Making change

Combahee River Collective Statement (1977)

The changing ways of change

Stoking change in our society has itself undergone change in the past generation, with little agreement.  Some folks think the younger generations went soft, and don't have the gumption to protest anymore1. It seems to me that the way we protest has changed, though, and even if we don't reinvent the wheel, we may need to tweak it.  On a daily basis, I identify with the concept that the best way to help others is to be beyond need for help oneself2, but there is a point where I will fight, push and agitate.  That point is not necessarily a commonality.

Handing down the wheel they invented

Based on the shared experience of a collective of black feminists who met from 1974-1977, the steps for change they used were:

  1. Create and attend support group
  2. Attend relevant conferences and meet other groups for change
  3. Continue as a consciousness-raising group
  4. Address interpersonal differences among group
  5. Utilize study group
  6. Write, Publish, Distribute
  7. Organize
  8. Practice Politics

Balancing the drive

I spent some time working in government, and I argue that there is a certain amount of good in having government steeped in beaurocracy.  You don't want your government swaying and changing with routine or haste (or personal politics like vengeance and pride), and you want this slowness to increase the more encompassing the authority.  Local government can react quicker than State than Federal, which is beneficial because at the local level, if your government passes a new law that you can't abide, you can get up and move an hour away and be free of it.  When new laws are passed at the national level, you are committing everyone to that change with little option for recourse.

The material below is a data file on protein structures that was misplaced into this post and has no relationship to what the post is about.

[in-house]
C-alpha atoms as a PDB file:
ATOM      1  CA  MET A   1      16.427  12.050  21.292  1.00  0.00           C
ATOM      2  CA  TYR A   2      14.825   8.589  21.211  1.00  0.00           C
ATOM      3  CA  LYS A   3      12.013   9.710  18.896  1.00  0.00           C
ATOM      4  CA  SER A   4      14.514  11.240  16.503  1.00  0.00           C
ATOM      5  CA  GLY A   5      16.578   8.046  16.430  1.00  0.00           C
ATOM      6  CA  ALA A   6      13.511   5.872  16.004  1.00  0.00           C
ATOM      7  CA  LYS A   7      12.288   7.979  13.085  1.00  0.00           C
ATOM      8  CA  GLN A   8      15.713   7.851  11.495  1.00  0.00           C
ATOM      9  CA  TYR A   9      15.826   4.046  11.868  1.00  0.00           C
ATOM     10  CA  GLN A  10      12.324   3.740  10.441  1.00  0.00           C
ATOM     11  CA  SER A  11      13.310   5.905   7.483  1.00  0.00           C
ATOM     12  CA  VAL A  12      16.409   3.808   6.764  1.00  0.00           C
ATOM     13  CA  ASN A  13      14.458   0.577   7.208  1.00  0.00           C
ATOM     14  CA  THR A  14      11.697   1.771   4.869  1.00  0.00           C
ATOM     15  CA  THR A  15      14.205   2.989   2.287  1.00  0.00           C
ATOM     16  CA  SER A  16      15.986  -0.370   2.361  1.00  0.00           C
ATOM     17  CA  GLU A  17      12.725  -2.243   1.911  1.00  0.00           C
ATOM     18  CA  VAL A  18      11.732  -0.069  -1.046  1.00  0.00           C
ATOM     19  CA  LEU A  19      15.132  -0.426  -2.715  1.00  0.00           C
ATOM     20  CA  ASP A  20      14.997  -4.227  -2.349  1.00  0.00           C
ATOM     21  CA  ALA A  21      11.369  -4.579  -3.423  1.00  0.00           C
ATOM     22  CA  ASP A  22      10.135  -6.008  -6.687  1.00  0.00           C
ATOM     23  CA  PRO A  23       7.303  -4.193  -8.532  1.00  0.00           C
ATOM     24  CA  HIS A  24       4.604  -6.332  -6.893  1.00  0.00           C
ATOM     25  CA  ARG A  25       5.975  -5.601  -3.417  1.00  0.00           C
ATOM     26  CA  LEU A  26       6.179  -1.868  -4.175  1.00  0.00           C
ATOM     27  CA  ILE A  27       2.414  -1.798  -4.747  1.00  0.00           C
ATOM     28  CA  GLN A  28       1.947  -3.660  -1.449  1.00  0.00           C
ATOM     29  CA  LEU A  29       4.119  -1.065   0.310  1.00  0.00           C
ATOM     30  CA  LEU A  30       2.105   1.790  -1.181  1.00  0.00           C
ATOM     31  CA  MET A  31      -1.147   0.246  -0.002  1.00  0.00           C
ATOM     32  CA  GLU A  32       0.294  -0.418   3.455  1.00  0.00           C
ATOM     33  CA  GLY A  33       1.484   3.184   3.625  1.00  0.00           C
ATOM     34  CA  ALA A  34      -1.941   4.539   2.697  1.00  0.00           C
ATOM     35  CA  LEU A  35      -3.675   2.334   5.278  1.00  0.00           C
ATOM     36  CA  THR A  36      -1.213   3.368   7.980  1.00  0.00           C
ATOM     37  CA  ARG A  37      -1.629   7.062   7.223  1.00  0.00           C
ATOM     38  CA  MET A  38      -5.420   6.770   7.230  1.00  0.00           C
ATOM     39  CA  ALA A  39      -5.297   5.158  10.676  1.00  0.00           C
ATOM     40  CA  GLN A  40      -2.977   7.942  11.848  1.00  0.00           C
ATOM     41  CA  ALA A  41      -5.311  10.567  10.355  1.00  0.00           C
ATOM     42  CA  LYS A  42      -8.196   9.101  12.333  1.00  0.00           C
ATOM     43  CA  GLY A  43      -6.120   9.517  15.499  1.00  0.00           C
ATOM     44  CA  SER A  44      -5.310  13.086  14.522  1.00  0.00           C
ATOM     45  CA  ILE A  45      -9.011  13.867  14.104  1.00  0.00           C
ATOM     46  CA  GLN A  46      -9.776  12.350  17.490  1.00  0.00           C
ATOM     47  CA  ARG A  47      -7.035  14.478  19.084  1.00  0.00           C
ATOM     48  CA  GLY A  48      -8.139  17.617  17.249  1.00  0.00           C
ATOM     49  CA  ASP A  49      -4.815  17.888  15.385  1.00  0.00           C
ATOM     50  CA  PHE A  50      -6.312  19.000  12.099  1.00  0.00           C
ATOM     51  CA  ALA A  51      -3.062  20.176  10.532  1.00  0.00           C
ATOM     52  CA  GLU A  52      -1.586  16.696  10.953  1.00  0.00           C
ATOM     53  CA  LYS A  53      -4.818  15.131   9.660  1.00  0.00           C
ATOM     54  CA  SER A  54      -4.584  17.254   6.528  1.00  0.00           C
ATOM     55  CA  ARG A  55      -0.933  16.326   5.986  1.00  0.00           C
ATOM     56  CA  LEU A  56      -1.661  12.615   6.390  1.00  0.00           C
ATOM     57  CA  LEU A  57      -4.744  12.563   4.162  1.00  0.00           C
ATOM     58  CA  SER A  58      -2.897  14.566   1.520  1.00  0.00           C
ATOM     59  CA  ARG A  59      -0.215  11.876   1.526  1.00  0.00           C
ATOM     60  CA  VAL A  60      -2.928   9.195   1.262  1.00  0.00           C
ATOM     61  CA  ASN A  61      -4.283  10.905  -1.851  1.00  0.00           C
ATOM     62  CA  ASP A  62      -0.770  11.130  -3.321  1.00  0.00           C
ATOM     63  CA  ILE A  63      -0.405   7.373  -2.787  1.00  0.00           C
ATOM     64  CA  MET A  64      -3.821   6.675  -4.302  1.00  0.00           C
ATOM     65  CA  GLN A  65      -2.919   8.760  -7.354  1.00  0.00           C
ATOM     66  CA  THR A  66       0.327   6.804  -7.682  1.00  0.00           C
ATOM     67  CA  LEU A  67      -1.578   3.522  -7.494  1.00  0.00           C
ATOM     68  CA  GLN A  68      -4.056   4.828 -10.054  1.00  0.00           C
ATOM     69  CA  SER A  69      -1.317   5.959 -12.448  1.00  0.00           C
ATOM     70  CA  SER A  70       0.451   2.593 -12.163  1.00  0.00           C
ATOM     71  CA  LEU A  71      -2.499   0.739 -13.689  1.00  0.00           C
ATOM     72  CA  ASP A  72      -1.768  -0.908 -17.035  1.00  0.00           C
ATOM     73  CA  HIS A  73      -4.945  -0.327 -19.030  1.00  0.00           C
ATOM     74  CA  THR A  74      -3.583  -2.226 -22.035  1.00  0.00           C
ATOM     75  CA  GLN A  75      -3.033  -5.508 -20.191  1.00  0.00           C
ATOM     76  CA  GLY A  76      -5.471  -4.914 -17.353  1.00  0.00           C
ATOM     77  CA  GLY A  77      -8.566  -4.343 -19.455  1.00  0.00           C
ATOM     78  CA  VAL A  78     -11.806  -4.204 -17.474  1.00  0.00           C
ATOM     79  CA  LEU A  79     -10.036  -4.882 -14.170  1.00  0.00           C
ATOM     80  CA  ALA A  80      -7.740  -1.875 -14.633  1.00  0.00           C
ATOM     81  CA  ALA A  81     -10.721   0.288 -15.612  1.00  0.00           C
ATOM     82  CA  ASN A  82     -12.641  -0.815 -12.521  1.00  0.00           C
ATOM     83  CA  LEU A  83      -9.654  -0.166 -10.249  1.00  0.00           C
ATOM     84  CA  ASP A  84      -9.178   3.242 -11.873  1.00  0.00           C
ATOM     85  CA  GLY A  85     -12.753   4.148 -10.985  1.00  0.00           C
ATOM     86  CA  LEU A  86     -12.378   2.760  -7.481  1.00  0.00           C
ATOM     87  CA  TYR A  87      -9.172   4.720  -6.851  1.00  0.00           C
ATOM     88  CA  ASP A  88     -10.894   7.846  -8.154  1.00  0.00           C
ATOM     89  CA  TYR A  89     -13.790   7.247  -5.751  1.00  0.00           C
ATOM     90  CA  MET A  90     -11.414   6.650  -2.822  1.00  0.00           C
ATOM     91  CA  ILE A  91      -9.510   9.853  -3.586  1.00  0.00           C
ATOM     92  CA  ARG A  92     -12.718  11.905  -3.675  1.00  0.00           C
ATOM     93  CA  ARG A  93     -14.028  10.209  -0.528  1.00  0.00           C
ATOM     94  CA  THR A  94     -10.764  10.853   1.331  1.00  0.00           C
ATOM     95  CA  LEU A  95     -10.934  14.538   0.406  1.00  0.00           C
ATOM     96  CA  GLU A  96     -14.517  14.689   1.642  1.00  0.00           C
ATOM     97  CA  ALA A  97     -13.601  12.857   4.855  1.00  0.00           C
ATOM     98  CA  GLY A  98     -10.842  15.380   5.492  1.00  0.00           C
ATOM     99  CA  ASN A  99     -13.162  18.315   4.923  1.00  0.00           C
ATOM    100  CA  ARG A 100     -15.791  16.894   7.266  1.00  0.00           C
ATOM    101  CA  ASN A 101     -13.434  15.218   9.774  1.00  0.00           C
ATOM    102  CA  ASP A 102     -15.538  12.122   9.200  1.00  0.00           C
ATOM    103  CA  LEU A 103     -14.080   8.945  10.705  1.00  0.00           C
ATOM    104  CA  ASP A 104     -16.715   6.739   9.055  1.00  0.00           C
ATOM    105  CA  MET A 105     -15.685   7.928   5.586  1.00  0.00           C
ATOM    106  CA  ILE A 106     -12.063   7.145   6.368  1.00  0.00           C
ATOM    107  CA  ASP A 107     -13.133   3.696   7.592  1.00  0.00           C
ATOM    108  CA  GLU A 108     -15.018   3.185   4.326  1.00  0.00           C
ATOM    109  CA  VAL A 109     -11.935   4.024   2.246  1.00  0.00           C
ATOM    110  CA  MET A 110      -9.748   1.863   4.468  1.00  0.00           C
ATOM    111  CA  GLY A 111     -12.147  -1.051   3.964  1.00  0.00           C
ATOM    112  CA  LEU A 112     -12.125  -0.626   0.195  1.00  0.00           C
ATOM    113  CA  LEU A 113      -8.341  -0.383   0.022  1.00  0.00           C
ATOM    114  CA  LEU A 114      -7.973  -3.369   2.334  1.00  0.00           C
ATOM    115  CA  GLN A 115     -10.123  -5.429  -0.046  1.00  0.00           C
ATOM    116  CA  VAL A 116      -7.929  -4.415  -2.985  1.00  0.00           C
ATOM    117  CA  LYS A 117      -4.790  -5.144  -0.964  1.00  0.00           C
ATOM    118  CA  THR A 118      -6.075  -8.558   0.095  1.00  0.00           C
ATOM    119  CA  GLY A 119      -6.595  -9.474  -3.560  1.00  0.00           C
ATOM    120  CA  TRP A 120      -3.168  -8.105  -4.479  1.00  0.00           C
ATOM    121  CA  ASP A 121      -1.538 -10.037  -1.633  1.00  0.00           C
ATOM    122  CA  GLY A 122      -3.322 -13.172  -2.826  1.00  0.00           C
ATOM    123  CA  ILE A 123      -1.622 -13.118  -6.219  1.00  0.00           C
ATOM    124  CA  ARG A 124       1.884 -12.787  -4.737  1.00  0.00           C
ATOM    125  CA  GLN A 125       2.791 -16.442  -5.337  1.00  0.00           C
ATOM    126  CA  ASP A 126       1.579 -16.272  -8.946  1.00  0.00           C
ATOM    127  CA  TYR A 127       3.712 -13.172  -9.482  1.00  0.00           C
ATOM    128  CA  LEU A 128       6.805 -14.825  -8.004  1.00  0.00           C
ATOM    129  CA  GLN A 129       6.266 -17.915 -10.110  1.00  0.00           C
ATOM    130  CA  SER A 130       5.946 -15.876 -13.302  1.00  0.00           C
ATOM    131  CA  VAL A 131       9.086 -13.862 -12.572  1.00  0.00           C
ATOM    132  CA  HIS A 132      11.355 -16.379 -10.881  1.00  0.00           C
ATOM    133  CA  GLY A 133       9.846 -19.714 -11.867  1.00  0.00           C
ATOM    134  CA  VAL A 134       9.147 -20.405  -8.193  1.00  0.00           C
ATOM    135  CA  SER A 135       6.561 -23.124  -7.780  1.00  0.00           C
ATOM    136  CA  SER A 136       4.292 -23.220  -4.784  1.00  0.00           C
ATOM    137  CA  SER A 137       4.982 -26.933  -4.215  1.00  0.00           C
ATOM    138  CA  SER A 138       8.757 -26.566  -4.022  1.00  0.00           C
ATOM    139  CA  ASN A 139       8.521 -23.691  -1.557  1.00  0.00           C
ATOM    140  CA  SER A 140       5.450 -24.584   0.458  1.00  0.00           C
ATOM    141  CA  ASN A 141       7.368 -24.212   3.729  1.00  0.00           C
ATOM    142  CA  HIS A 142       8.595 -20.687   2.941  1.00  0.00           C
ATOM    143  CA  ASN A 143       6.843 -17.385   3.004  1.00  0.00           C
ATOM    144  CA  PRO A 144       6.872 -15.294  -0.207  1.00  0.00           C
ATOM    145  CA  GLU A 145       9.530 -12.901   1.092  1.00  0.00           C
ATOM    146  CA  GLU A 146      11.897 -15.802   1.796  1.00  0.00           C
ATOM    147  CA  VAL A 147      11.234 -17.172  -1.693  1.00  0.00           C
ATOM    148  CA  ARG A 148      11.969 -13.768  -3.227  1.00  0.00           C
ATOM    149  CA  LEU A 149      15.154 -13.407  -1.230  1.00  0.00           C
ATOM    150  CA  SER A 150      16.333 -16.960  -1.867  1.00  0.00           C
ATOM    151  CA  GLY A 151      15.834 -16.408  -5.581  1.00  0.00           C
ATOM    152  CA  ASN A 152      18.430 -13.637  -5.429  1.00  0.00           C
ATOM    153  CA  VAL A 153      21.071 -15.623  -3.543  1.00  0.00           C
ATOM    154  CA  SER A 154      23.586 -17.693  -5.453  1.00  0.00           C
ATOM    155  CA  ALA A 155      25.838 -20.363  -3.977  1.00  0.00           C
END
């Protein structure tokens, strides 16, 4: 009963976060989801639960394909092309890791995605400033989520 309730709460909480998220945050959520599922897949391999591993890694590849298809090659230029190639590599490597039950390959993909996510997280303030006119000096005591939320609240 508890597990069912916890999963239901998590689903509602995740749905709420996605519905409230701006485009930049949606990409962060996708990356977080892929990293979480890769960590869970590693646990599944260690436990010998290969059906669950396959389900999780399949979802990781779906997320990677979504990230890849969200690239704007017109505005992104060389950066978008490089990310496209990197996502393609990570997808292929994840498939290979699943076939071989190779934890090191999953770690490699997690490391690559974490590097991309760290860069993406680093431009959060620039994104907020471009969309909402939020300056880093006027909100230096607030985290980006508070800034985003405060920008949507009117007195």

You also don't want your government taking risks the way the private sector does.  It's a plodding process, but it has its advantages.

Self-reflection

Eroticizing equality is a tall order.  Myself and Progressive Erotica as a project have followed some of the steps for change that the Combahee ladies used, but not consistently in person.  Many folks have found success using the internet to find their groups and get organized.  If nothing else, I know the PE project has sparked a lot of personal growth and great conversations around the country.  I see this as a request for social change, but it's not a policy issue.  I imagine PE to be a small part of a large, slow movement.

 

With thanks to Combahee River Collective Statement (1977), Revolutionary Rumors PRESS, Partido de la Izquierda Erotica - PIE - Party of the Erotic Left

1 I read an interview with Neil Young a few years back during the Bush years where he railed against the younger generation, saying the older folks would have to stand up and do the work since we weren't.  I can't find this on the internet now, but it's a common theme if you just google his name and "blame".

2 I Am That by Sri Maharaj

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